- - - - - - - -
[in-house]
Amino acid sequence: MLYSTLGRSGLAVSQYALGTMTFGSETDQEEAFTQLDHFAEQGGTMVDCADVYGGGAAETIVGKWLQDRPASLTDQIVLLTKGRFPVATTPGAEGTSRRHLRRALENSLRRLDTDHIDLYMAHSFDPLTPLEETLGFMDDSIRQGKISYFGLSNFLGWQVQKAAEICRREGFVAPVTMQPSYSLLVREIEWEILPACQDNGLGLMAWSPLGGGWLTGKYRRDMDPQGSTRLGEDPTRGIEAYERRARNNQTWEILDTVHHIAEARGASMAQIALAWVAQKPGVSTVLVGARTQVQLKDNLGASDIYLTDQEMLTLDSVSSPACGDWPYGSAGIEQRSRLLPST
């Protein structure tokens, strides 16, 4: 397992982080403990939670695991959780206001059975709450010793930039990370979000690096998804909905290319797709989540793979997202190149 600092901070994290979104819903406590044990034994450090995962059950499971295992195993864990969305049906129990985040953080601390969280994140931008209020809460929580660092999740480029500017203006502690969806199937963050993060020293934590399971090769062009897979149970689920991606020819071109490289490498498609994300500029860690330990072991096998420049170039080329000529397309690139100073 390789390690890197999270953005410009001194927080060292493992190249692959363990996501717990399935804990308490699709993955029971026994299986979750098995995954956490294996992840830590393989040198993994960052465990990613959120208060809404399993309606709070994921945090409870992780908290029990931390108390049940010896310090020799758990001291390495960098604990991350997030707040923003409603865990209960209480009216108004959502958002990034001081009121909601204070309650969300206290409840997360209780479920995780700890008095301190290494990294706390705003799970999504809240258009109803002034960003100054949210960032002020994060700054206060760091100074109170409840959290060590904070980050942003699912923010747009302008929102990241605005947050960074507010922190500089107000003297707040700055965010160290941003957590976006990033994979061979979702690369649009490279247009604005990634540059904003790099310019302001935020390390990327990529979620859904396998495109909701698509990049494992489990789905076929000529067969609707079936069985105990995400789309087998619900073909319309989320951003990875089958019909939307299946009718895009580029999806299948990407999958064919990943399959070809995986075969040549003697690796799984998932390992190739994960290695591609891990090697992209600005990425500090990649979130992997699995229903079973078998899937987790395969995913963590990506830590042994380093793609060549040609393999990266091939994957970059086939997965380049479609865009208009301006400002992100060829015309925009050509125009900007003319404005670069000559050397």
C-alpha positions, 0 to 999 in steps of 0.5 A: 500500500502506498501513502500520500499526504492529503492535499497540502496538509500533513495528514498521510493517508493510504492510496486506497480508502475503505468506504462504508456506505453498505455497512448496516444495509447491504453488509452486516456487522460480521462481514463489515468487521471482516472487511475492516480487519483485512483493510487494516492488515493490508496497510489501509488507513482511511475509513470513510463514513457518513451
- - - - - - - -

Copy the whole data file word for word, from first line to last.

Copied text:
[in-house]
Amino acid sequence: MLYSTLGRSGLAVSQYALGTMTFGSETDQEEAFTQLDHFAEQGGTMVDCADVYGGGAAETIVGKWLQDRPASLTDQIVLLTKGRFPVATTPGAEGTSRRHLRRALENSLRRLDTDHIDLYMAHSFDPLTPLEETLGFMDDSIRQGKISYFGLSNFLGWQVQKAAEICRREGFVAPVTMQPSYSLLVREIEWEILPACQDNGLGLMAWSPLGGGWLTGKYRRDMDPQGSTRLGEDPTRGIEAYERRARNNQTWEILDTVHHIAEARGASMAQIALAWVAQKPGVSTVLVGARTQVQLKDNLGASDIYLTDQEMLTLDSVSSPACGDWPYGSAGIEQRSRLLPST
């Protein structure tokens, strides 16, 4: 397992982080403990939670695991959780206001059975709450010793930039990370979000690096998804909905290319797709989540793979997202190149 600092901070994290979104819903406590044990034994450090995962059950499971295992195993864990969305049906129990985040953080601390969280994140931008209020809460929580660092999740480029500017203006502690969806199937963050993060020293934590399971090769062009897979149970689920991606020819071109490289490498498609994300500029860690330990072991096998420049170039080329000529397309690139100073 390789390690890197999270953005410009001194927080060292493992190249692959363990996501717990399935804990308490699709993955029971026994299986979750098995995954956490294996992840830590393989040198993994960052465990990613959120208060809404399993309606709070994921945090409870992780908290029990931390108390049940010896310090020799758990001291390495960098604990991350997030707040923003409603865990209960209480009216108004959502958002990034001081009121909601204070309650969300206290409840997360209780479920995780700890008095301190290494990294706390705003799970999504809240258009109803002034960003100054949210960032002020994060700054206060760091100074109170409840959290060590904070980050942003699912923010747009302008929102990241605005947050960074507010922190500089107000003297707040700055965010160290941003957590976006990033994979061979979702690369649009490279247009604005990634540059904003790099310019302001935020390390990327990529979620859904396998495109909701698509990049494992489990789905076929000529067969609707079936069985105990995400789309087998619900073909319309989320951003990875089958019909939307299946009718895009580029999806299948990407999958064919990943399959070809995986075969040549003697690796799984998932390992190739994960290695591609891990090697992209600005990425500090990649979130992997699995229903079973078998899937987790395969995913963590990506830590042994380093793609060549040609393999990266091939994957970059086939997965380049479609865009208009301006400002992100060829015309925009050509125009900007003319404005670069000559050397």
C-alpha positions, 0 to 999 in steps of 0.5 A: 500500500502506498501513502500520500499526504492529503492535499497540502496538509500533513495528514498521510493517508493510504492510496486506497480508502475503505468506504462504508456506505453498505455497512448496516444495509447491504453488509452486516456487522460480521462481514463489515468487521471482516472487511475492516480487519483485512483493510487494516492488515493490508496497510489501509488507513482511511475509513470513510463514513457518513451